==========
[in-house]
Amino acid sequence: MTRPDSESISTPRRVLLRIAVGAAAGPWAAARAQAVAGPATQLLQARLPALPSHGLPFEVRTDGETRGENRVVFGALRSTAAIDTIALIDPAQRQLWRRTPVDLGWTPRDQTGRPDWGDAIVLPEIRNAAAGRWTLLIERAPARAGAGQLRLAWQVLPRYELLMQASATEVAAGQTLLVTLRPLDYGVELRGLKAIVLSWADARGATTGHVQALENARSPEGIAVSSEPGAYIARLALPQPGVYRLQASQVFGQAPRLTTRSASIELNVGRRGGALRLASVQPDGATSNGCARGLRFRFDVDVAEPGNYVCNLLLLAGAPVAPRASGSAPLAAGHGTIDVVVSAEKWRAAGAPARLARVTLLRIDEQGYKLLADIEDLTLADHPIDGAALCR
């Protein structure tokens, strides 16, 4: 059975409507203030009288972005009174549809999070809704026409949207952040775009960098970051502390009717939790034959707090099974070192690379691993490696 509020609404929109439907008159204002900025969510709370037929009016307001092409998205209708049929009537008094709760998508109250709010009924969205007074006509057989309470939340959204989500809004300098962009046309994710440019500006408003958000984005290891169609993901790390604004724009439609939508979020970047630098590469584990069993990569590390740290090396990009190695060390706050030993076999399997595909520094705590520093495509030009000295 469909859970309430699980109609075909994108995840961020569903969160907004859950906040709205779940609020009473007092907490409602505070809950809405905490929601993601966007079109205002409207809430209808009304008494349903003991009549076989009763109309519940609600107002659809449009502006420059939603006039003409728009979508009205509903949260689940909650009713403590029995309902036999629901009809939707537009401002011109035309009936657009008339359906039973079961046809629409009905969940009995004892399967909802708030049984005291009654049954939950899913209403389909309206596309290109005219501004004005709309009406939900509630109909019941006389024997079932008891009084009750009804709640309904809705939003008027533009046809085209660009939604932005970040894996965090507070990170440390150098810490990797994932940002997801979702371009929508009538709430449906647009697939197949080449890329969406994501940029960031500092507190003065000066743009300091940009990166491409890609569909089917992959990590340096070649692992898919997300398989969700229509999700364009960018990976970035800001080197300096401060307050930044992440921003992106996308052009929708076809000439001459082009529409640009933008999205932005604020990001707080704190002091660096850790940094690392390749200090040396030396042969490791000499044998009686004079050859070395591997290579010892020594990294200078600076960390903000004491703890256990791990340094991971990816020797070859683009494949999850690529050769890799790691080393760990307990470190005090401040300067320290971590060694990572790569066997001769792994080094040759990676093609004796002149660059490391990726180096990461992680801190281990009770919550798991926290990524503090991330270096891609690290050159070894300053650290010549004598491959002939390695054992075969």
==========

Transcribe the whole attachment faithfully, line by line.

[in-house]
Amino acid sequence: MTRPDSESISTPRRVLLRIAVGAAAGPWAAARAQAVAGPATQLLQARLPALPSHGLPFEVRTDGETRGENRVVFGALRSTAAIDTIALIDPAQRQLWRRTPVDLGWTPRDQTGRPDWGDAIVLPEIRNAAAGRWTLLIERAPARAGAGQLRLAWQVLPRYELLMQASATEVAAGQTLLVTLRPLDYGVELRGLKAIVLSWADARGATTGHVQALENARSPEGIAVSSEPGAYIARLALPQPGVYRLQASQVFGQAPRLTTRSASIELNVGRRGGALRLASVQPDGATSNGCARGLRFRFDVDVAEPGNYVCNLLLLAGAPVAPRASGSAPLAAGHGTIDVVVSAEKWRAAGAPARLARVTLLRIDEQGYKLLADIEDLTLADHPIDGAALCR
């Protein structure tokens, strides 16, 4: 059975409507203030009288972005009174549809999070809704026409949207952040775009960098970051502390009717939790034959707090099974070192690379691993490696 509020609404929109439907008159204002900025969510709370037929009016307001092409998205209708049929009537008094709760998508109250709010009924969205007074006509057989309470939340959204989500809004300098962009046309994710440019500006408003958000984005290891169609993901790390604004724009439609939508979020970047630098590469584990069993990569590390740290090396990009190695060390706050030993076999399997595909520094705590520093495509030009000295 469909859970309430699980109609075909994108995840961020569903969160907004859950906040709205779940609020009473007092907490409602505070809950809405905490929601993601966007079109205002409207809430209808009304008494349903003991009549076989009763109309519940609600107002659809449009502006420059939603006039003409728009979508009205509903949260689940909650009713403590029995309902036999629901009809939707537009401002011109035309009936657009008339359906039973079961046809629409009905969940009995004892399967909802708030049984005291009654049954939950899913209403389909309206596309290109005219501004004005709309009406939900509630109909019941006389024997079932008891009084009750009804709640309904809705939003008027533009046809085209660009939604932005970040894996965090507070990170440390150098810490990797994932940002997801979702371009929508009538709430449906647009697939197949080449890329969406994501940029960031500092507190003065000066743009300091940009990166491409890609569909089917992959990590340096070649692992898919997300398989969700229509999700364009960018990976970035800001080197300096401060307050930044992440921003992106996308052009929708076809000439001459082009529409640009933008999205932005604020990001707080704190002091660096850790940094690392390749200090040396030396042969490791000499044998009686004079050859070395591997290579010892020594990294200078600076960390903000004491703890256990791990340094991971990816020797070859683009494949999850690529050769890799790691080393760990307990470190005090401040300067320290971590060694990572790569066997001769792994080094040759990676093609004796002149660059490391990726180096990461992680801190281990009770919550798991926290990524503090991330270096891609690290050159070894300053650290010549004598491959002939390695054992075969």